Reader Opinion: Remember our soldiers
Seventy-four years ago on Jan. 30, 1945, the 6th Army Ranger Battalion, part of MacArthur's effort to retake the Philippines, was given a daunting task for the 100 untested, newly trained soldiers, as they were soon on a mission to rescue over 500 U.
Seventy-four years ago on Jan. 30, 1945, the 6th Army Ranger Battalion, part of MacArthur's effort to retake the Philippines, was given a daunting task for the 100 untested, newly trained soldiers, as they were soon on a mission to rescue over 500 U.S. and allied soldiers that ended up at a Japanese POW Camp called Cabanatuan at the end of the "Death March of Bataan." This group of 100 fresh Army Rangers set out under the command of Capt. Prince and Col. Mucci, to overtake a heavily guarded POW camp, which required them to crawl on their bellies for the last 800 yards in open fields in broad daylight, so they would find cover in a ditch at sunset before their raid started at 7:30 p.m. under the cover of darkness. In this POW camp also were members of Brainerd's 194th Tank Battalion.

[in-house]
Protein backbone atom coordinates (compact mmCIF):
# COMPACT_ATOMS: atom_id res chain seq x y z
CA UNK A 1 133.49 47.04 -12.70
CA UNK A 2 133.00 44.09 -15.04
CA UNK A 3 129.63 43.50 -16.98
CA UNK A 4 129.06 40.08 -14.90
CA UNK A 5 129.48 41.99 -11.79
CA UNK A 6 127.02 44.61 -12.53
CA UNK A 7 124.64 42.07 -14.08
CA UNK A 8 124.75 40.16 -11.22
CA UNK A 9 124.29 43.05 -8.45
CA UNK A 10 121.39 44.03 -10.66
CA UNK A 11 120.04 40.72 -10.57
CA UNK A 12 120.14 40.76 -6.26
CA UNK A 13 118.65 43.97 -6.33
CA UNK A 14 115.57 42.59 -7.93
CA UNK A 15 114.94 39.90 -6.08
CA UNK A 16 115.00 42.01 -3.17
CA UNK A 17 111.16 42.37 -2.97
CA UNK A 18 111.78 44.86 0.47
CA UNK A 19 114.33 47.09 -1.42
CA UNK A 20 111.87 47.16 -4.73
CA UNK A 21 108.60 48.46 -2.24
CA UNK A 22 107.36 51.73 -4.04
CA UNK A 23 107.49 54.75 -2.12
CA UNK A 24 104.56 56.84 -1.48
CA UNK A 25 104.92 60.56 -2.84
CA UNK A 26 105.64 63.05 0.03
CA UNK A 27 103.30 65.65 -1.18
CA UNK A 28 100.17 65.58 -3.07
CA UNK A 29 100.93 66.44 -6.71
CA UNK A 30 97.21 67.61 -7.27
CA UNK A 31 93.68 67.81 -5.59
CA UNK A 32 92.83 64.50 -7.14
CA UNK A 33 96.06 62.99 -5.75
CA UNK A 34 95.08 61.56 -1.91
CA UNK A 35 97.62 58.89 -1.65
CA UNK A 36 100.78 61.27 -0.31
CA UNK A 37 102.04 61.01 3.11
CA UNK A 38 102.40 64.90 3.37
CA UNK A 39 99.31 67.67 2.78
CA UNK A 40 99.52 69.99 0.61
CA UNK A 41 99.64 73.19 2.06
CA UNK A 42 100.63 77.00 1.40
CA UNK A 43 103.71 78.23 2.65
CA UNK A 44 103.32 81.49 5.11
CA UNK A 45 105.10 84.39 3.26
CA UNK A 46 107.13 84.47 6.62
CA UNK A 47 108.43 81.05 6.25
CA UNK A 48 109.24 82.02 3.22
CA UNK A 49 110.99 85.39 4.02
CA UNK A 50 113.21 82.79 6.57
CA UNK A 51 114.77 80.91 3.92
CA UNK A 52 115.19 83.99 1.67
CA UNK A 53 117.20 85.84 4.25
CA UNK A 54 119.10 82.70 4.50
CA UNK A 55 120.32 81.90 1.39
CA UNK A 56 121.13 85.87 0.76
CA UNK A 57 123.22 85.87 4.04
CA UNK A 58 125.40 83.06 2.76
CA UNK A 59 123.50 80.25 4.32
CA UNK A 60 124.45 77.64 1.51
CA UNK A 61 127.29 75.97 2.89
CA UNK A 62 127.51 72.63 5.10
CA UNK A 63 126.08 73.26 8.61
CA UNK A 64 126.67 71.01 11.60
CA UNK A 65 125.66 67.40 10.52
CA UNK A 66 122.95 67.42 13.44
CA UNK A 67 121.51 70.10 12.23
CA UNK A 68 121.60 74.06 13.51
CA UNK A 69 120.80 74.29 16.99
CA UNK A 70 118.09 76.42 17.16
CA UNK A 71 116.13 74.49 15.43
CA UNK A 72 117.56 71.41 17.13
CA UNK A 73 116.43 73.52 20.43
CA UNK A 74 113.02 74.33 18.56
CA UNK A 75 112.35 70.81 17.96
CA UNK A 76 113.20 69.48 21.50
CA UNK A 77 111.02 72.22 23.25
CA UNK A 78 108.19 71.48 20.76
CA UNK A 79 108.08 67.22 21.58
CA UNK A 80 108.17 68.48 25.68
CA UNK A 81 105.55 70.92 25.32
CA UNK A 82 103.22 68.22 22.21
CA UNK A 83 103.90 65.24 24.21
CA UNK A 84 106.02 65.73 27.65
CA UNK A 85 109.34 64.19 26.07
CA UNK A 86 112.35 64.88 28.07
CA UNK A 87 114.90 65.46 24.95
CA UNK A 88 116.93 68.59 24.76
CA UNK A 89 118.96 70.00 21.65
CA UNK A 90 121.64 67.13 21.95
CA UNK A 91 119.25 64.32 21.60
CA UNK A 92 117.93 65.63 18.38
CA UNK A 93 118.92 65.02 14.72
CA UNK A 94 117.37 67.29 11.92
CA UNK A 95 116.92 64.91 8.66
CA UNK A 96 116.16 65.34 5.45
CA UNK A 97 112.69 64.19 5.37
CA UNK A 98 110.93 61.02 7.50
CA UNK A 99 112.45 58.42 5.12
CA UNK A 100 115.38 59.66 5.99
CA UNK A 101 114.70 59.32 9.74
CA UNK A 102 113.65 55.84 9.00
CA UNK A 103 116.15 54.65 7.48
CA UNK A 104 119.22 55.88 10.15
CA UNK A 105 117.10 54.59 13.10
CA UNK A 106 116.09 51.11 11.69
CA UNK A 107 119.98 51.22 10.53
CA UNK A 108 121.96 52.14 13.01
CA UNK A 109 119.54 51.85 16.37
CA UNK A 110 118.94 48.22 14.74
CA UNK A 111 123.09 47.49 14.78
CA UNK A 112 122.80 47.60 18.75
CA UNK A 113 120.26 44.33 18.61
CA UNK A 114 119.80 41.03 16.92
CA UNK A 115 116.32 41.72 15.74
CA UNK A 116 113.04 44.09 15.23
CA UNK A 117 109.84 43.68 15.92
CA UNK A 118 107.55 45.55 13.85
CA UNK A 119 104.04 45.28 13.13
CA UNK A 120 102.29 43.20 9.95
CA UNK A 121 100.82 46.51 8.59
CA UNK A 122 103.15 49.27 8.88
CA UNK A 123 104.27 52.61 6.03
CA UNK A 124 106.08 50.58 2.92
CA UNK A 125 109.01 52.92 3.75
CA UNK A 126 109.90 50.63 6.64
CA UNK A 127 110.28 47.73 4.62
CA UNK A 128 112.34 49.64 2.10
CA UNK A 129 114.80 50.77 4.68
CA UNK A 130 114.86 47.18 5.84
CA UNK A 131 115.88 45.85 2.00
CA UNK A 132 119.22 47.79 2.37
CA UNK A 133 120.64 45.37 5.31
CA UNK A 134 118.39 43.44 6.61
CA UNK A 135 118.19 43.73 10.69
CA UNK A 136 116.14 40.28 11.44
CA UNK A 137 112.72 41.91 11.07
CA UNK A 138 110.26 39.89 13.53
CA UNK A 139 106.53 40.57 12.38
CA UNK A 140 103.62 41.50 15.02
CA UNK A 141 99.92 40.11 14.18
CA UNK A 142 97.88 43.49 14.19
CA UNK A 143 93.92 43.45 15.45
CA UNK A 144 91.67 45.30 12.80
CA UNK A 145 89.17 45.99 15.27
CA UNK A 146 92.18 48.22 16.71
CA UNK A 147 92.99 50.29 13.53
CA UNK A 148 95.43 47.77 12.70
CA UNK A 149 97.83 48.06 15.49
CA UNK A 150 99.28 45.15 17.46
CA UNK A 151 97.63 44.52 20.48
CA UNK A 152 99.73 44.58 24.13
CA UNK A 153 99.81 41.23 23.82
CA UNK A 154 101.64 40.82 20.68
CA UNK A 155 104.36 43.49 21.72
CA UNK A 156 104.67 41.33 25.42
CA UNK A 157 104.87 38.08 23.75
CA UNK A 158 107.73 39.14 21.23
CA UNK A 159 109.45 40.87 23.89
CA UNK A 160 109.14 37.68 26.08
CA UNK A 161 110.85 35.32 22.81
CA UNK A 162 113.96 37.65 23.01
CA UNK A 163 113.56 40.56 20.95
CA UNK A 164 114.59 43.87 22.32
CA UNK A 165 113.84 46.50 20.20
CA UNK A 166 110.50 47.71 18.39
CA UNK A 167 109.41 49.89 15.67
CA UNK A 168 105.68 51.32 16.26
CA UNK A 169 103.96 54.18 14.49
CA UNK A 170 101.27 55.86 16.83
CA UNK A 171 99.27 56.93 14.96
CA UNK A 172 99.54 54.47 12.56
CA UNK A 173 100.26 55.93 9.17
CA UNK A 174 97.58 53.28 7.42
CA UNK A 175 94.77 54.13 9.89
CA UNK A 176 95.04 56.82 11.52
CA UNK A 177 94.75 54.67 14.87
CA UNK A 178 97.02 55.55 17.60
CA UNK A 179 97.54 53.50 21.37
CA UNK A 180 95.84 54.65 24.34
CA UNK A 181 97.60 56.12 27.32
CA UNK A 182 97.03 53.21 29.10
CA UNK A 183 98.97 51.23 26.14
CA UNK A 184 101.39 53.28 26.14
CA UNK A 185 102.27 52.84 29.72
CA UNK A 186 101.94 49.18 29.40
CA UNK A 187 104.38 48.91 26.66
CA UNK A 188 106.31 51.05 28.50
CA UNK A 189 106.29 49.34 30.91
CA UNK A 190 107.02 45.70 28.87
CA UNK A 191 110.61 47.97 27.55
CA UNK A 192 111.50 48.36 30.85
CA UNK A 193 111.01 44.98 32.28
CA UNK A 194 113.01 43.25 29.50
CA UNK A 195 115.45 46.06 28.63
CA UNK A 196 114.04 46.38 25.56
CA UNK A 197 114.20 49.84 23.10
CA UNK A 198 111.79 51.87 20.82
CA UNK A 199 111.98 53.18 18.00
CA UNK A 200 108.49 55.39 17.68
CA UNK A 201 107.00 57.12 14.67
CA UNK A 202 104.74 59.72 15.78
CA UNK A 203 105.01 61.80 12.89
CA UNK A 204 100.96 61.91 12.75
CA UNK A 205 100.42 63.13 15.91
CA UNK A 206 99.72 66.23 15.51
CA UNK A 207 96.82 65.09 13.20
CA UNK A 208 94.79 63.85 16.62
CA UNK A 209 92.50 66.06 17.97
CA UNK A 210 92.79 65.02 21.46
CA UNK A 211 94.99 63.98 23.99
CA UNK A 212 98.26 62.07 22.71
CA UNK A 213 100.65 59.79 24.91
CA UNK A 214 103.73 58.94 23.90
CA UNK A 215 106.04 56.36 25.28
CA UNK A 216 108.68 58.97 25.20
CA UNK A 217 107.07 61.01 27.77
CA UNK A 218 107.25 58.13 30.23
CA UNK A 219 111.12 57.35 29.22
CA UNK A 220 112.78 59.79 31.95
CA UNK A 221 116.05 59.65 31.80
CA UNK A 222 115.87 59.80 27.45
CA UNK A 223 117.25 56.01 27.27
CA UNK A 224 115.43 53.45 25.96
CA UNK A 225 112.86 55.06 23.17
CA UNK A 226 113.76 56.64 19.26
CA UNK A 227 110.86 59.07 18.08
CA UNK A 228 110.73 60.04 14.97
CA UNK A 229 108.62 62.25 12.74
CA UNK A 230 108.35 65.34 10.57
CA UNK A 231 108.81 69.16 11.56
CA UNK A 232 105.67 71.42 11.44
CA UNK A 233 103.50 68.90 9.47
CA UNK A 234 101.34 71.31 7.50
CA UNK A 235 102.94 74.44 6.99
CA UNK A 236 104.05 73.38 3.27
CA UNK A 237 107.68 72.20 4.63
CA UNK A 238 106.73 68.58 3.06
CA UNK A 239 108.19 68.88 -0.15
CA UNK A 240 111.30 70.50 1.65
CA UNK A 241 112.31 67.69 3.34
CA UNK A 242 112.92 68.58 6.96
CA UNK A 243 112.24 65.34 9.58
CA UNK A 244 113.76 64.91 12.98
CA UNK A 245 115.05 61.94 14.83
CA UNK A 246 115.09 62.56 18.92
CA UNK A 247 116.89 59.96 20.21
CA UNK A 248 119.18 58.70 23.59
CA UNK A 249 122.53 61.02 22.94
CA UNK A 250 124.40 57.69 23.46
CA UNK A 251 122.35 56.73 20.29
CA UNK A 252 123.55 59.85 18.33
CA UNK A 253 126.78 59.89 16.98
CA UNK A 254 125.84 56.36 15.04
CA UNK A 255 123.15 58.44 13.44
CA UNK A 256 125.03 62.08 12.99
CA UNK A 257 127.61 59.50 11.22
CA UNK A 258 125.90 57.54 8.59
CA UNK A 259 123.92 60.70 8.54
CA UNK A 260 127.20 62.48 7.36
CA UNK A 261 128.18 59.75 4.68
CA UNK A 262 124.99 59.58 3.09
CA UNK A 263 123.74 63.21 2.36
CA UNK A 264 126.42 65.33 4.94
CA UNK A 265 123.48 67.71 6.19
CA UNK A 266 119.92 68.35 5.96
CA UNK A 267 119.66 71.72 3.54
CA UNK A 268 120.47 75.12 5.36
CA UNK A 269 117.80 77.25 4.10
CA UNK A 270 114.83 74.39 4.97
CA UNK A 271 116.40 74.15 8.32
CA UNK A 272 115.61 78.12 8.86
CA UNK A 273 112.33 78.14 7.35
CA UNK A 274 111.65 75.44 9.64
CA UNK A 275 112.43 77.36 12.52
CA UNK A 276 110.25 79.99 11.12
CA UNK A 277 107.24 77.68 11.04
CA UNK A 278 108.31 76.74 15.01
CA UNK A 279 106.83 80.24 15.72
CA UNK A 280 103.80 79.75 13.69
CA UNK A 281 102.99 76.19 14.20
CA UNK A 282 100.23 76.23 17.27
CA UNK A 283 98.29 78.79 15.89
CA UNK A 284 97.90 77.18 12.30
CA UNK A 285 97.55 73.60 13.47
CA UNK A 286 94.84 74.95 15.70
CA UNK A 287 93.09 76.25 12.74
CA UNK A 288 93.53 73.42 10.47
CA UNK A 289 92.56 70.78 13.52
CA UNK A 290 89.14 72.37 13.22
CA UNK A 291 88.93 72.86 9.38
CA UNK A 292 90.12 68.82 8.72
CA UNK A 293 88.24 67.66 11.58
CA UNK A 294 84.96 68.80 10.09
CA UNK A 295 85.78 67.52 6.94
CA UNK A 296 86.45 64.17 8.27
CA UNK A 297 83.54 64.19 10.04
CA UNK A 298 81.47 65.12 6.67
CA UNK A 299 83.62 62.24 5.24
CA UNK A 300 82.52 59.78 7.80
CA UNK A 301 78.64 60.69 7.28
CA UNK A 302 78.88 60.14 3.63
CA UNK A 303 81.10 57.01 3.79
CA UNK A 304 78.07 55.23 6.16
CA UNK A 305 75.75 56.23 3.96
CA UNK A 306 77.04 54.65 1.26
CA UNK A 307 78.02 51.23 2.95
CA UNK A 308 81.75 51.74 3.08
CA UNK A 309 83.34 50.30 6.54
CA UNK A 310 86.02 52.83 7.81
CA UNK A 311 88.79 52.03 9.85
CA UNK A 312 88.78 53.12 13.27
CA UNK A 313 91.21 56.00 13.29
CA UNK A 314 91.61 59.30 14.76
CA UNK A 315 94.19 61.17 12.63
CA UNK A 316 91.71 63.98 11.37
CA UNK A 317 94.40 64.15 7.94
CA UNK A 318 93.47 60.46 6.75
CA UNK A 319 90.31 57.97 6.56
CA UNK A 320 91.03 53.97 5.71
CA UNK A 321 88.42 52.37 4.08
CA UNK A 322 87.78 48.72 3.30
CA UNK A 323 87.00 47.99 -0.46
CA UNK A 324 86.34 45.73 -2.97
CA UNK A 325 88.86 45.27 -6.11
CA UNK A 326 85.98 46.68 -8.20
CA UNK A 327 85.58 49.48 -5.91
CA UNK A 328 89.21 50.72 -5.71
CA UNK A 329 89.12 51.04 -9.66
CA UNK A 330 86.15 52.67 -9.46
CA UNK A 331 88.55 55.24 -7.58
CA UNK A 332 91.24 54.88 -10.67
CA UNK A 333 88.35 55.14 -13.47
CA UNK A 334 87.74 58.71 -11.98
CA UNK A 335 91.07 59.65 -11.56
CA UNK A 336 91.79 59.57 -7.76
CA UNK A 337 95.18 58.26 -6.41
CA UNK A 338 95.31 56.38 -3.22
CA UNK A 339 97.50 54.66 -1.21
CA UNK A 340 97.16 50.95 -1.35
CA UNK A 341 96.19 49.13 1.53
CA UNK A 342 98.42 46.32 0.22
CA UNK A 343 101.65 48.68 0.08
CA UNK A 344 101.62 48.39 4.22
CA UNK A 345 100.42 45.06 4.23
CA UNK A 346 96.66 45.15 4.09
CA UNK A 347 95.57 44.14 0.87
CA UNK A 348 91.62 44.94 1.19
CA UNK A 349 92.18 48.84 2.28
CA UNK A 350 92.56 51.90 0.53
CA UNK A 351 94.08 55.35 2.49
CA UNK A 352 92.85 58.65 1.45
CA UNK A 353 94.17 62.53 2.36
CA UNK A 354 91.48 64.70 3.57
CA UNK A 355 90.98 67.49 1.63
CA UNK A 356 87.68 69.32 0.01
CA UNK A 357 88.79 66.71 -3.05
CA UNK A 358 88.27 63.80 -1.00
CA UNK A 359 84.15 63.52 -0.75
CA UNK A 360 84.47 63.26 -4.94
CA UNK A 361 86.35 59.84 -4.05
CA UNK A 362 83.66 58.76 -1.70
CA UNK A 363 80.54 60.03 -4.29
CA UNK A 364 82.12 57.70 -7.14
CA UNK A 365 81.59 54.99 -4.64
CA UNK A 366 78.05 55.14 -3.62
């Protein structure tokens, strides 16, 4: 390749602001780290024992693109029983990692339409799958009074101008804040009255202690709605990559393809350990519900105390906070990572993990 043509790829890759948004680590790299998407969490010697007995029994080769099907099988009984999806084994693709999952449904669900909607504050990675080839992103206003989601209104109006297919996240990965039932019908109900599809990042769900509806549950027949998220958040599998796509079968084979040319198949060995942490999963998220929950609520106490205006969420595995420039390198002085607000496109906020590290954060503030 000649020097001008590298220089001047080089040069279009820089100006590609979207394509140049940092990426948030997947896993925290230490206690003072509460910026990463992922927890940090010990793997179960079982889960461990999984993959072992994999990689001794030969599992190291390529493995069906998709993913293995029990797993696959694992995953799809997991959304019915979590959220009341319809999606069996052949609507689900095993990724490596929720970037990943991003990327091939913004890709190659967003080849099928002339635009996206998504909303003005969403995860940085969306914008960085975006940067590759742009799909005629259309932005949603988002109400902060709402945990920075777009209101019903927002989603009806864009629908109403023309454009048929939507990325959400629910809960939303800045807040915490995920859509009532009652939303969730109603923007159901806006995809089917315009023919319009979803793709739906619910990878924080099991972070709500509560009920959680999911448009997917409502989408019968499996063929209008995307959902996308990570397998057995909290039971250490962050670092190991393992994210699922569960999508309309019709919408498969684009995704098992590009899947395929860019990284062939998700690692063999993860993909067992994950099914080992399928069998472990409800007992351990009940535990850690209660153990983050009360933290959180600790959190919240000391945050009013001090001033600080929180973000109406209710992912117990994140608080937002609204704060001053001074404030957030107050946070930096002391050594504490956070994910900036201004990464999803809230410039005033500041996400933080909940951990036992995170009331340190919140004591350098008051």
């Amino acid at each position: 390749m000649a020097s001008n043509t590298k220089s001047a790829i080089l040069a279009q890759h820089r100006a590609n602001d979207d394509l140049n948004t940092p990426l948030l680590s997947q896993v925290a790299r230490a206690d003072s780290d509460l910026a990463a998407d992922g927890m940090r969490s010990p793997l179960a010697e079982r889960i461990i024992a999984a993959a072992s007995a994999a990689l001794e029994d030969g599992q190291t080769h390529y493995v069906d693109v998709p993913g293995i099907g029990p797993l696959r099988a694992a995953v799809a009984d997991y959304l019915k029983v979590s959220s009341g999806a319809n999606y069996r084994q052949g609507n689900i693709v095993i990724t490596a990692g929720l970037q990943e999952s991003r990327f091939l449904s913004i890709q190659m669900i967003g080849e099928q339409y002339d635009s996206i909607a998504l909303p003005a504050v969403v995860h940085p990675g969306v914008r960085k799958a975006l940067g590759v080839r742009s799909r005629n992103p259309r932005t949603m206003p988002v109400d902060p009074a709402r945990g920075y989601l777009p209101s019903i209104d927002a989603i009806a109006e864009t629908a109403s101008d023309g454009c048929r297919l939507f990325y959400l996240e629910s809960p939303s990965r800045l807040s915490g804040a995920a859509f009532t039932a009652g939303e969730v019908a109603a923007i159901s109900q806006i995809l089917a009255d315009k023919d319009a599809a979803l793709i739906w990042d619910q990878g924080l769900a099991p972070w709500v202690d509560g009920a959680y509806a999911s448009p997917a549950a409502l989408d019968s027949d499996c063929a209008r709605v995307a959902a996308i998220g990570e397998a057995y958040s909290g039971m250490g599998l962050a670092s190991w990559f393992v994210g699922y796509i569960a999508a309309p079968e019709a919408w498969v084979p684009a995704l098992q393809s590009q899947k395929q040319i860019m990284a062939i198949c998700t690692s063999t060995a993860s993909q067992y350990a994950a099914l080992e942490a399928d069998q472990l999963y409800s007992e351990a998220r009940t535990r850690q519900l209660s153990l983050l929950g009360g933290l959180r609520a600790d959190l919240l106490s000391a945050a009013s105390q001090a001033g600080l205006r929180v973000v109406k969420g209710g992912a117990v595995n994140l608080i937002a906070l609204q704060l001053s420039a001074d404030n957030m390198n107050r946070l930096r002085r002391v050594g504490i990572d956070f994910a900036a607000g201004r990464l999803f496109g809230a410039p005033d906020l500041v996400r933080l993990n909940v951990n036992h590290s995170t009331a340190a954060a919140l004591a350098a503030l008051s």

This raid has been called the most successful military rescue mission in the history of the U.S. All 500-plus POWs made it out safe and the Ranger company suffered only two deaths. All of the over 500 Japanese guards, trucks, tanks and stores of ammunition and fuel were destroyed by this small company of Rangers.
Not often mentioned were other U S troops that were off in the distance giving support by blocking roads that other Japanese forces might use to try help in the attack.
Brainerd's Norman Ebinger was part of one of the other Ranger groups that guarded nearby woods to protect from Japanese infiltrators. He was wounded several times in his service in the South Pacific as part of other Army units.
If you ever get the chance to watch the movie "The Great Raid" please do. It's a re-creation of the event. And remember to thank a soldier.
Nephew of Brainerd's Julius S.J.Knudsen, MIA from the Death March of Bataan